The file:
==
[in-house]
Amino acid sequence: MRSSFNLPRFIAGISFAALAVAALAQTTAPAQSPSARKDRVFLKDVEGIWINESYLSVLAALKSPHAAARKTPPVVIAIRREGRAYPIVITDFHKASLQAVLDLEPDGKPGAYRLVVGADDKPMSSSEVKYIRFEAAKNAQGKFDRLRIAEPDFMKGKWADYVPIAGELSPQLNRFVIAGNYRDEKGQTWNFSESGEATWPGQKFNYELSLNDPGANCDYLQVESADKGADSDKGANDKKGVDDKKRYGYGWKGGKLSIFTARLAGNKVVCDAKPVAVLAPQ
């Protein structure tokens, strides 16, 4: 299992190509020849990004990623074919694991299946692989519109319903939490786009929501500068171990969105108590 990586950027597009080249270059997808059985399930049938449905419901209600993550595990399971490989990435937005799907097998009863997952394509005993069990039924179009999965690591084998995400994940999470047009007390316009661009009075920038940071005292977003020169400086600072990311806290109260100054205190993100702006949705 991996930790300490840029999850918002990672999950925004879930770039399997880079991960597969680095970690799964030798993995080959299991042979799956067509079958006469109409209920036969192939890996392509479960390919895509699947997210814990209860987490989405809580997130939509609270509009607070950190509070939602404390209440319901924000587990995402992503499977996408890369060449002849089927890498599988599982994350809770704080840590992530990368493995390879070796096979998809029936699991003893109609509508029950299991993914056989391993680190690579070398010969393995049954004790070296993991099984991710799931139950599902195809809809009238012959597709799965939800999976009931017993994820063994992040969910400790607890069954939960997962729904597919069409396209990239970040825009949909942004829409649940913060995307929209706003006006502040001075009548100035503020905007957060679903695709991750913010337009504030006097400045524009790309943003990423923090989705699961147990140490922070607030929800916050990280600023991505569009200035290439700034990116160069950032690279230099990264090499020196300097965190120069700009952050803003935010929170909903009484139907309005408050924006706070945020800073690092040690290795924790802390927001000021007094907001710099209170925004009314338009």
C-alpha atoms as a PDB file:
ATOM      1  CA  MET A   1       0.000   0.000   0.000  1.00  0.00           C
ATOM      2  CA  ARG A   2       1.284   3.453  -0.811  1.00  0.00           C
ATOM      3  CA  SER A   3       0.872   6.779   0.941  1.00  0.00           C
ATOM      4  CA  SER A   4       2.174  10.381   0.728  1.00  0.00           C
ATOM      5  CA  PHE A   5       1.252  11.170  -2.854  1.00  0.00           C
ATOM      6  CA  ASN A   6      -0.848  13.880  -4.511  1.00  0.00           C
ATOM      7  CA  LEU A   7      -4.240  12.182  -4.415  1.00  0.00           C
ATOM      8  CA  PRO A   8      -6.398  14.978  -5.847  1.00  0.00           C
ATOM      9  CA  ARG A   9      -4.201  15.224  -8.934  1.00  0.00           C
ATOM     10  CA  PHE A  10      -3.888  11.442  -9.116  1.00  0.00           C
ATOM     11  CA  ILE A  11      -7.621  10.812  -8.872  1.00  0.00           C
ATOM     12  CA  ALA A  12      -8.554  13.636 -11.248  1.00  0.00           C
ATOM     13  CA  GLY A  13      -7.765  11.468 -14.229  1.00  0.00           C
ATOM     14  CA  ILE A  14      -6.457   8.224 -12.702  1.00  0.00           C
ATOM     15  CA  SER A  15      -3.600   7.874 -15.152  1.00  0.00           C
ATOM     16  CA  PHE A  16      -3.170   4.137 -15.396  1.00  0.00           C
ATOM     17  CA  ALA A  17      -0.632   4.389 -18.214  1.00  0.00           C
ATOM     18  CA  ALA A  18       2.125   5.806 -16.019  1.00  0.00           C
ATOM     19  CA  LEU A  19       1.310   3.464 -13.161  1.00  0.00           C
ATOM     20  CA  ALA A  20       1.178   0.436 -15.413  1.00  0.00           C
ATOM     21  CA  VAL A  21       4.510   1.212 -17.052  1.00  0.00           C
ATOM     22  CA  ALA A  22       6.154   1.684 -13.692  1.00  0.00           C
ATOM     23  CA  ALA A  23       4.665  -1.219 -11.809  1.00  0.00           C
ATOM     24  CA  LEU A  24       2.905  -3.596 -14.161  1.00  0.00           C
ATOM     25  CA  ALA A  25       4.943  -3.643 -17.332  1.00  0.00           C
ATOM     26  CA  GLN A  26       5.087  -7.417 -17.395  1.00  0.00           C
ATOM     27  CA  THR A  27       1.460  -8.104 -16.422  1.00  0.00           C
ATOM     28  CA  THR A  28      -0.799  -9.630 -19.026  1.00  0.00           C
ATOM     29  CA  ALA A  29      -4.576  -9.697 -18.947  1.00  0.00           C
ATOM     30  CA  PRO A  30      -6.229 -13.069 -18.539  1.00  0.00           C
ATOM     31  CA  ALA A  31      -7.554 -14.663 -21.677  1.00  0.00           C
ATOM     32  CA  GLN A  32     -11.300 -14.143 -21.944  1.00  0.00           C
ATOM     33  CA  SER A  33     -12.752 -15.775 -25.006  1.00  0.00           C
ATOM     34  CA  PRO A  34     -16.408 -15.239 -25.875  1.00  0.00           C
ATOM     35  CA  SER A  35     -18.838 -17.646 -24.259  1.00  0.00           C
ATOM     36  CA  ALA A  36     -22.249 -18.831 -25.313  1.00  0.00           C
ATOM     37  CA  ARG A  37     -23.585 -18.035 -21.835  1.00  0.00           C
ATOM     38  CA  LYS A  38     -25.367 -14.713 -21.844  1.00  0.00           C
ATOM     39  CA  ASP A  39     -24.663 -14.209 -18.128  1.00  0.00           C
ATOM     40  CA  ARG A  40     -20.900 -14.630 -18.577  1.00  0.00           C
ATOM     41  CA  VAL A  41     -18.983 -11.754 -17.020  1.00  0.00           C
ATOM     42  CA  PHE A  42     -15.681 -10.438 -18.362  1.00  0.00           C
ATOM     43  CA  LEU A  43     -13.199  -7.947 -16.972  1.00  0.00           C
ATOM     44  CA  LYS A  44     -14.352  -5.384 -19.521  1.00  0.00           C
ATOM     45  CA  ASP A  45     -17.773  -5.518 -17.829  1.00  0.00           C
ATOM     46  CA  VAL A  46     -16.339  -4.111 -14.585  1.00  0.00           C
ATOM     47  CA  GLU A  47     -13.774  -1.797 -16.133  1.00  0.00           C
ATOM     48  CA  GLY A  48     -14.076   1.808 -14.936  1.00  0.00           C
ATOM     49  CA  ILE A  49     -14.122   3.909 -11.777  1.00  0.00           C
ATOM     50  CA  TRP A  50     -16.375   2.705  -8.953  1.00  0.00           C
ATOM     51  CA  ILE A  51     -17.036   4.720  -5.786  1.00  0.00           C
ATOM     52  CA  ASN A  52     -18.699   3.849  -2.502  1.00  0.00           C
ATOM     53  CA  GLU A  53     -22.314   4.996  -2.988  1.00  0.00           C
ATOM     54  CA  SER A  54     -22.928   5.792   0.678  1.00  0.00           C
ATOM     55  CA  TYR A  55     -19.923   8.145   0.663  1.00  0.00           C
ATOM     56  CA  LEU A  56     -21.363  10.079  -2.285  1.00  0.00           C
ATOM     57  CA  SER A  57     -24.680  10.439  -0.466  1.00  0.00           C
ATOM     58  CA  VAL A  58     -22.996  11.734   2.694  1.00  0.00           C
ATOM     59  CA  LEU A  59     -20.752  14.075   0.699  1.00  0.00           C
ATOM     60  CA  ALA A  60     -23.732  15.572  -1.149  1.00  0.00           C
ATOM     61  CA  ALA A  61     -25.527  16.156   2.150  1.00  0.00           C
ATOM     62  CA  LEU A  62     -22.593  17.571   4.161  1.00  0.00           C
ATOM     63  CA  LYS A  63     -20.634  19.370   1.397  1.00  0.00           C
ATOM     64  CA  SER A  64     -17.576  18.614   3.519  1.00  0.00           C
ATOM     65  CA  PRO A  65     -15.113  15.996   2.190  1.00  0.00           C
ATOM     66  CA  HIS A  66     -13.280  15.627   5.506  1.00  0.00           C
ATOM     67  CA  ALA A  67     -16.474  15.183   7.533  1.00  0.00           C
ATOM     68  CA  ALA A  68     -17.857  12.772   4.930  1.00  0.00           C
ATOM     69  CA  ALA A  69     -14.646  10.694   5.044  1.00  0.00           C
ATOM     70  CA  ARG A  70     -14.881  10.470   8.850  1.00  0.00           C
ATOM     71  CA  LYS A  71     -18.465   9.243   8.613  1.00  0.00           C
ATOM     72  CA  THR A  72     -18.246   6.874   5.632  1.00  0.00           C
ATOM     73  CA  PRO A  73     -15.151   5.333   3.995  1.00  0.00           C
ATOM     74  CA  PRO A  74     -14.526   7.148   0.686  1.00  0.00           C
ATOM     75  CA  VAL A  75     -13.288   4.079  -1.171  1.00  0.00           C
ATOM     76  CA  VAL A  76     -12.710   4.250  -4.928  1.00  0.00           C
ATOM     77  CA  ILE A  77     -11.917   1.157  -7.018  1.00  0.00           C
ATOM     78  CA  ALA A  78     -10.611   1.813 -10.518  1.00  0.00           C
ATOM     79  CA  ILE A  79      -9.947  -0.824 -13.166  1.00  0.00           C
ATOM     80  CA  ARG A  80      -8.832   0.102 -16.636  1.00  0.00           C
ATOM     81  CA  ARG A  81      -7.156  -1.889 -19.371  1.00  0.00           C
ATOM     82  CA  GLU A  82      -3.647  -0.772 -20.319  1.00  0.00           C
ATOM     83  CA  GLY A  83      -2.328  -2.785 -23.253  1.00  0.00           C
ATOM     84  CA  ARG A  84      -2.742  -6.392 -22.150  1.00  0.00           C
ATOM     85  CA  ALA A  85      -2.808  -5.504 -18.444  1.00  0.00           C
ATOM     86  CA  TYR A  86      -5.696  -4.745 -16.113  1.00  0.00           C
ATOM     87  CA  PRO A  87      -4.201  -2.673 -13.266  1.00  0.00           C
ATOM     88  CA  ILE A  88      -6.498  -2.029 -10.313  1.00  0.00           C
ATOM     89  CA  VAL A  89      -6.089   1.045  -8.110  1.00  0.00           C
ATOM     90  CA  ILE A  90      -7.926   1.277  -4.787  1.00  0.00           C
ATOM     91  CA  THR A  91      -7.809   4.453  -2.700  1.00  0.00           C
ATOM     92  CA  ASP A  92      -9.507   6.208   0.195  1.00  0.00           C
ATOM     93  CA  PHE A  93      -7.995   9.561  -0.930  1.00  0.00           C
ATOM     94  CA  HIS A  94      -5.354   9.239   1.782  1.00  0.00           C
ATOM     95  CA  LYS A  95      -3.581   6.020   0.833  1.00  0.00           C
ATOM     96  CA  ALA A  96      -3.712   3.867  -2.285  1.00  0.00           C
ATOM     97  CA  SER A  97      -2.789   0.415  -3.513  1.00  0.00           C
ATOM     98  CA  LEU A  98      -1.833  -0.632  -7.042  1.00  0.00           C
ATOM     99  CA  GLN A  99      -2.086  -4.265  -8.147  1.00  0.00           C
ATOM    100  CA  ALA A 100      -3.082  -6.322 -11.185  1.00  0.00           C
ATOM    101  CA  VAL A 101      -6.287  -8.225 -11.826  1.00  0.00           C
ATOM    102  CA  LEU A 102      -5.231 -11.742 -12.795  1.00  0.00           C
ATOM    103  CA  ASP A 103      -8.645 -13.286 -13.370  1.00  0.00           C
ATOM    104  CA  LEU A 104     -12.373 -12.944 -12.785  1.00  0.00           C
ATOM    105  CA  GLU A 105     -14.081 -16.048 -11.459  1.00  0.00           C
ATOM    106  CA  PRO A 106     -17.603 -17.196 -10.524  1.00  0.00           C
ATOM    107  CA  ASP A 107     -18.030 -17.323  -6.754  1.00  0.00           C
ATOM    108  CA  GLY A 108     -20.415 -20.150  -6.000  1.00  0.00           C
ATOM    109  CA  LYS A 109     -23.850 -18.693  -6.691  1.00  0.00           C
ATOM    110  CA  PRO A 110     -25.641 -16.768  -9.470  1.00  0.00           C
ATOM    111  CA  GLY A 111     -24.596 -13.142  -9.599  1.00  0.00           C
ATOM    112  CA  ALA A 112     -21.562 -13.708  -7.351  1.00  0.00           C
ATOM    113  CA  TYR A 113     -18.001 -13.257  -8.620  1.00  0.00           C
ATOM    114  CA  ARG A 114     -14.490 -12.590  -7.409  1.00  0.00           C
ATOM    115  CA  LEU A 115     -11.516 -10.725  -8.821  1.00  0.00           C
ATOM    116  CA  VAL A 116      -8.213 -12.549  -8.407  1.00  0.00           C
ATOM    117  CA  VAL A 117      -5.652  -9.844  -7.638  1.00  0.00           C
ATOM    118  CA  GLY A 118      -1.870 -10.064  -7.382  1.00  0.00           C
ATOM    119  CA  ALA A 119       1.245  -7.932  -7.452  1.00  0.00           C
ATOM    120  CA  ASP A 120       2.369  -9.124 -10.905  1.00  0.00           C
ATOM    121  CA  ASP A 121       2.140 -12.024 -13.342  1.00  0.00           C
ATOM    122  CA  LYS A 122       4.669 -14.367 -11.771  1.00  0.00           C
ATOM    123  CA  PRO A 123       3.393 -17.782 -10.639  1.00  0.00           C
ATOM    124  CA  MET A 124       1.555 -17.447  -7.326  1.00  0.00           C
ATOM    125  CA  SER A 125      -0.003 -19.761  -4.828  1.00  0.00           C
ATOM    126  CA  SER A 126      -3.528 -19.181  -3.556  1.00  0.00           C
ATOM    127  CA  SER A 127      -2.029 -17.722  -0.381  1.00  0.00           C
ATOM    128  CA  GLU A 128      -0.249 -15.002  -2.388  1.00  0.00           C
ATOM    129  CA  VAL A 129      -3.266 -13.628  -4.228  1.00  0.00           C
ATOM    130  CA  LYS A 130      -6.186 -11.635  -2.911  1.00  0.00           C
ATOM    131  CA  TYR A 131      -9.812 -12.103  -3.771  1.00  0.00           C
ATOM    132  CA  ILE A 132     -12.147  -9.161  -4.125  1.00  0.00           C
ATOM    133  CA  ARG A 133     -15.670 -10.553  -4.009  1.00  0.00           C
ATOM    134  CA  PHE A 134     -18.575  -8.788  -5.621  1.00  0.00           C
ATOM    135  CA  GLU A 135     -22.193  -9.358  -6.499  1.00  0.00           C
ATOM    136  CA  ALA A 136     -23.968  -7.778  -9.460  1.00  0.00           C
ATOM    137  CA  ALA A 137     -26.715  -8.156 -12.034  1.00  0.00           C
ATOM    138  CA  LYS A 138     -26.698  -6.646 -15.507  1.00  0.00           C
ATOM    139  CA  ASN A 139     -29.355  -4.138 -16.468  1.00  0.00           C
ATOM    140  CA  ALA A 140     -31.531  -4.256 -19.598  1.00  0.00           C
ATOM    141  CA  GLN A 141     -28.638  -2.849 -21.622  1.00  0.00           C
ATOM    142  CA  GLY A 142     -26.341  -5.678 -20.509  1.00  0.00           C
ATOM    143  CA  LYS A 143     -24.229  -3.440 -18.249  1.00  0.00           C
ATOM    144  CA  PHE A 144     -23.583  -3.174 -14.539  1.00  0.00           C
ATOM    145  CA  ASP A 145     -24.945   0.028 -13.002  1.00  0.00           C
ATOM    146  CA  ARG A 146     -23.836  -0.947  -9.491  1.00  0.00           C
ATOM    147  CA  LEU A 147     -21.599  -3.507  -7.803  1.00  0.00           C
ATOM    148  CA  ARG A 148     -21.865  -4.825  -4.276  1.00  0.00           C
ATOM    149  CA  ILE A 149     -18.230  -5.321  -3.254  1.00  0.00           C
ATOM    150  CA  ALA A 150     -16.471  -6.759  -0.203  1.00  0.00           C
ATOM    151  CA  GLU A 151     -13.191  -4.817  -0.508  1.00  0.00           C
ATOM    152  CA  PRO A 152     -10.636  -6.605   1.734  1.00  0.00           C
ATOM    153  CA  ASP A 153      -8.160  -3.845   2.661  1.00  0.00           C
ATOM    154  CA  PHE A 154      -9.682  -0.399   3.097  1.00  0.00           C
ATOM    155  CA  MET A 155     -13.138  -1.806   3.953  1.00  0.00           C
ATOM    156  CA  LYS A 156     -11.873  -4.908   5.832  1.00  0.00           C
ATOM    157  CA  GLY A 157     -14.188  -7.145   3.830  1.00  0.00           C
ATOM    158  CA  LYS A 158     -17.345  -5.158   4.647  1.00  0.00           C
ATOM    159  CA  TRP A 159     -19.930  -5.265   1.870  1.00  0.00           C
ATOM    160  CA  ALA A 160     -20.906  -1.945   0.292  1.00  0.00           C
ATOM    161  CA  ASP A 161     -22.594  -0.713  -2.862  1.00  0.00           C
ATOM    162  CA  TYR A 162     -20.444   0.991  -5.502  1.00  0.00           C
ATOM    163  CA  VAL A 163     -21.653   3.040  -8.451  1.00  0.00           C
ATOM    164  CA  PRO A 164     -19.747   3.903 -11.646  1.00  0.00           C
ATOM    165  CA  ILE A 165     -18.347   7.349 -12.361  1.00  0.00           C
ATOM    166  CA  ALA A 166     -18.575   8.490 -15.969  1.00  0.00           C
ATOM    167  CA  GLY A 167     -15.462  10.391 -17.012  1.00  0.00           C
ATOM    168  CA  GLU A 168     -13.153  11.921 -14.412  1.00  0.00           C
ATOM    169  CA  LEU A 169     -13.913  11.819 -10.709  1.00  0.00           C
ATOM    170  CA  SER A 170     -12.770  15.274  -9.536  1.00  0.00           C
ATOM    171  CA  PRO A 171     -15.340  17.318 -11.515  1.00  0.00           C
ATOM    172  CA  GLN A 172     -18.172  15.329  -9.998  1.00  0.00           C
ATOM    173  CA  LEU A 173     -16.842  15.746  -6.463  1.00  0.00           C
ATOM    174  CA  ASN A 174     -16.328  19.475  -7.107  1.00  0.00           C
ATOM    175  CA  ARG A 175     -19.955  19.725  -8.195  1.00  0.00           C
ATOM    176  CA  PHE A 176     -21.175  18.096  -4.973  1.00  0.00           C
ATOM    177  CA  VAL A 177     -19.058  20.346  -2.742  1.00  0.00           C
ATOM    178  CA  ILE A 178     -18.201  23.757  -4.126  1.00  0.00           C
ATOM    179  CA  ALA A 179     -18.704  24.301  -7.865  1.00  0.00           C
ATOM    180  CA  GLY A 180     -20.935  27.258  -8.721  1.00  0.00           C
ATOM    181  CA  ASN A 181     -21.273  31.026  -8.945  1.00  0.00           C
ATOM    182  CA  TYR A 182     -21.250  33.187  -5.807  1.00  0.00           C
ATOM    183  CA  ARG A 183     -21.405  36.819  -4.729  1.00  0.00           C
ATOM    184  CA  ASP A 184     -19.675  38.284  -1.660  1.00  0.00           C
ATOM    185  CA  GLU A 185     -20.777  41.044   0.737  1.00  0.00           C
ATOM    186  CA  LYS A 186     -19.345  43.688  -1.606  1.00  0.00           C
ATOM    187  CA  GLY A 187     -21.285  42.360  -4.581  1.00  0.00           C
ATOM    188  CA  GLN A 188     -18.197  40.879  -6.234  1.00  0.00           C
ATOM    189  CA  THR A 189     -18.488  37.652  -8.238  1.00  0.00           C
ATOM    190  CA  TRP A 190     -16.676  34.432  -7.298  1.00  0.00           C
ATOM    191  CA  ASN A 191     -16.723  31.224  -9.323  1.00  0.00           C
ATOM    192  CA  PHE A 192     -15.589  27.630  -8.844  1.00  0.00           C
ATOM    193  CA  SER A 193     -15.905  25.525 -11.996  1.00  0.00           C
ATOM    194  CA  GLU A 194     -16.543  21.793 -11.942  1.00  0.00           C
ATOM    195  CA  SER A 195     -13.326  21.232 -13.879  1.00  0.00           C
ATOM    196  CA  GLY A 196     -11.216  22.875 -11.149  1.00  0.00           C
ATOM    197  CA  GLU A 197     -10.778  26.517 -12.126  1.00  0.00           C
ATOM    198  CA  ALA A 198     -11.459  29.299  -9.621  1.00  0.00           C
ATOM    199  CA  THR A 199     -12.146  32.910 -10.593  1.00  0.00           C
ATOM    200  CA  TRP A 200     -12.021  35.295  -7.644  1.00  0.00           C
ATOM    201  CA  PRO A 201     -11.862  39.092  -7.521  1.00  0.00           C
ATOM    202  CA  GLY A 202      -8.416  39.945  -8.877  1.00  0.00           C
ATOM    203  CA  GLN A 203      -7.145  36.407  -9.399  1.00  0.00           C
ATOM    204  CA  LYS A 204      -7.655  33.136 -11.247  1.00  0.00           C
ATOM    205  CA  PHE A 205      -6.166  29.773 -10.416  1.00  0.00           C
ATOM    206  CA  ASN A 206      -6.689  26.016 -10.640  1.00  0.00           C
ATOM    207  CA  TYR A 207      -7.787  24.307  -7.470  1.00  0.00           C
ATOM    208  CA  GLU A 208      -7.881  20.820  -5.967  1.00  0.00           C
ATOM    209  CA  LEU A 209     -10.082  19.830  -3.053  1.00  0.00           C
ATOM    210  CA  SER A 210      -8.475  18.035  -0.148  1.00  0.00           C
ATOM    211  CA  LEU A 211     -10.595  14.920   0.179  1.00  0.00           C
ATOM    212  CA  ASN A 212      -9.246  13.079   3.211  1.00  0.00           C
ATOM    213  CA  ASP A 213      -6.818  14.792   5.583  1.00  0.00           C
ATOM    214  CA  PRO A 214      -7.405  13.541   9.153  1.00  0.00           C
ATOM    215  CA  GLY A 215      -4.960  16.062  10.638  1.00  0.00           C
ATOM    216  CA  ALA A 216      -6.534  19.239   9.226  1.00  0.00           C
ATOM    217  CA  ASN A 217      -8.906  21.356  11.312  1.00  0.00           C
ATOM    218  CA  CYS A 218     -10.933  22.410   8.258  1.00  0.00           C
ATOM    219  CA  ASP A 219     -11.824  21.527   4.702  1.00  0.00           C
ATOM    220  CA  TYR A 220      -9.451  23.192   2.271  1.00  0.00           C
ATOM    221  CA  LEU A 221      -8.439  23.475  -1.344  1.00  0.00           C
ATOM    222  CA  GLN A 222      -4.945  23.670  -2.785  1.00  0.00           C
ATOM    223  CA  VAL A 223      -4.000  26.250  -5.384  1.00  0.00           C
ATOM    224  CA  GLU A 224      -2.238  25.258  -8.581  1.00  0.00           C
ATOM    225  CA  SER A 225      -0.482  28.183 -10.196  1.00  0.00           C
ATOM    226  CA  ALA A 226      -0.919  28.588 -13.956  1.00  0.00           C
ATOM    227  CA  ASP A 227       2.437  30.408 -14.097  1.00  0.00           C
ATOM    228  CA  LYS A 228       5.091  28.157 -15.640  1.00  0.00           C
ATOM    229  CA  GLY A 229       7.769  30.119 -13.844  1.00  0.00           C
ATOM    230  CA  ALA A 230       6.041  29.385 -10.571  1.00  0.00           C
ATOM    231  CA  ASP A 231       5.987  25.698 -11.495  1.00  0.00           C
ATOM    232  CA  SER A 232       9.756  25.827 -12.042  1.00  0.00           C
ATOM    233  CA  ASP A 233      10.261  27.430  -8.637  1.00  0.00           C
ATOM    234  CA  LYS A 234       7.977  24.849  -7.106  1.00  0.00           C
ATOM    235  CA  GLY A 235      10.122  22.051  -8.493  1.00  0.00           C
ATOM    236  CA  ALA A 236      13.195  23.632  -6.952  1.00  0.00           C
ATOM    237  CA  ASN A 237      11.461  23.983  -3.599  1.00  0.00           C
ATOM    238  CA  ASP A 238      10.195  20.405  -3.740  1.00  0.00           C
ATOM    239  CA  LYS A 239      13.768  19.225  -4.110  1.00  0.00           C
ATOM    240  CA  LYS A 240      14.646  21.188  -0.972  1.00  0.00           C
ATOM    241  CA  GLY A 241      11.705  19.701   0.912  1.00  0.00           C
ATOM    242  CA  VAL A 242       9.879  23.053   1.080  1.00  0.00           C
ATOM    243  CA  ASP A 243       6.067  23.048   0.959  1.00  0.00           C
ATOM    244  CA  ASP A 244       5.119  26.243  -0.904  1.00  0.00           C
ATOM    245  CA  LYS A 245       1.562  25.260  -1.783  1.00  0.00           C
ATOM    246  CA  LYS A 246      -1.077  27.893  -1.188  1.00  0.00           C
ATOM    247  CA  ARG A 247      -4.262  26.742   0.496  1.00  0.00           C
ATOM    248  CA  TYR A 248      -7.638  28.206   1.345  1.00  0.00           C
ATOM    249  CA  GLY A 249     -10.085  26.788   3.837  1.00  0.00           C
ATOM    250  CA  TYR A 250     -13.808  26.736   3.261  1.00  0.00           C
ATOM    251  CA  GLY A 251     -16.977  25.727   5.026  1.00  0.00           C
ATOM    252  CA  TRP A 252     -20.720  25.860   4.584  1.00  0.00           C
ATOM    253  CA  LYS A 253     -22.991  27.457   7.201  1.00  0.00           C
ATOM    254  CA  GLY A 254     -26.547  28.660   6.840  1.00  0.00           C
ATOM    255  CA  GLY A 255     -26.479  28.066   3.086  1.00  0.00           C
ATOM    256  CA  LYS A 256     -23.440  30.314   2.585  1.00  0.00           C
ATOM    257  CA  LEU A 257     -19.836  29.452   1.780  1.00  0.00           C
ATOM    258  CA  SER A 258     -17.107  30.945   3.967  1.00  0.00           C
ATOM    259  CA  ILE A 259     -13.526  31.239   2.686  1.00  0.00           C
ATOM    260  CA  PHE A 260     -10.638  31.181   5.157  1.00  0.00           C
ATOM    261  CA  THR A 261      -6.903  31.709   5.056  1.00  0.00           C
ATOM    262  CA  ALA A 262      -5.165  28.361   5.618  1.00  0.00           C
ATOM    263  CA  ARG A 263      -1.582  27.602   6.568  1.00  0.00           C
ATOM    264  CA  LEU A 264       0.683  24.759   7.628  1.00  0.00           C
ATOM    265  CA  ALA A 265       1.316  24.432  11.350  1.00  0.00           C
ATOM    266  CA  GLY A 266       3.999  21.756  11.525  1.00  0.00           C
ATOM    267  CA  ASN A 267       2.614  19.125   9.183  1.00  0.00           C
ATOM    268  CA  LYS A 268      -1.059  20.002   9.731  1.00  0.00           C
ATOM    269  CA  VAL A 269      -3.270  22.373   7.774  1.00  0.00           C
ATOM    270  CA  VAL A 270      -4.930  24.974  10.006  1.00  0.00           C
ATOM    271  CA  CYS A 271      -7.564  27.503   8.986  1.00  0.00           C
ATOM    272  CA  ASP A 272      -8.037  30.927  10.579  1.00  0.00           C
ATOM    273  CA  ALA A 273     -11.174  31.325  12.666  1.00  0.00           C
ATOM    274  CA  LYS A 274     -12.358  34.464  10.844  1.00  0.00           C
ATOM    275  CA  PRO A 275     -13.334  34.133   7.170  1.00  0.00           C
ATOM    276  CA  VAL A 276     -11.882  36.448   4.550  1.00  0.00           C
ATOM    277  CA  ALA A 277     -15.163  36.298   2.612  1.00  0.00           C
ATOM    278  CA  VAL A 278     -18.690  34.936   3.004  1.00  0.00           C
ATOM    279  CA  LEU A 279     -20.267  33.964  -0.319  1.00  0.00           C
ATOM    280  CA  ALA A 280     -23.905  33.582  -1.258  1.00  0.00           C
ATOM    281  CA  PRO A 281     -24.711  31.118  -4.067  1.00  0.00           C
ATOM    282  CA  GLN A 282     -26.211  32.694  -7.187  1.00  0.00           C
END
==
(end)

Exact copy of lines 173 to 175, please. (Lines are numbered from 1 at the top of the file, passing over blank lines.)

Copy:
ATOM    169  CA  LEU A 169     -13.913  11.819 -10.709  1.00  0.00           C
ATOM    170  CA  SER A 170     -12.770  15.274  -9.536  1.00  0.00           C
ATOM    171  CA  PRO A 171     -15.340  17.318 -11.515  1.00  0.00           C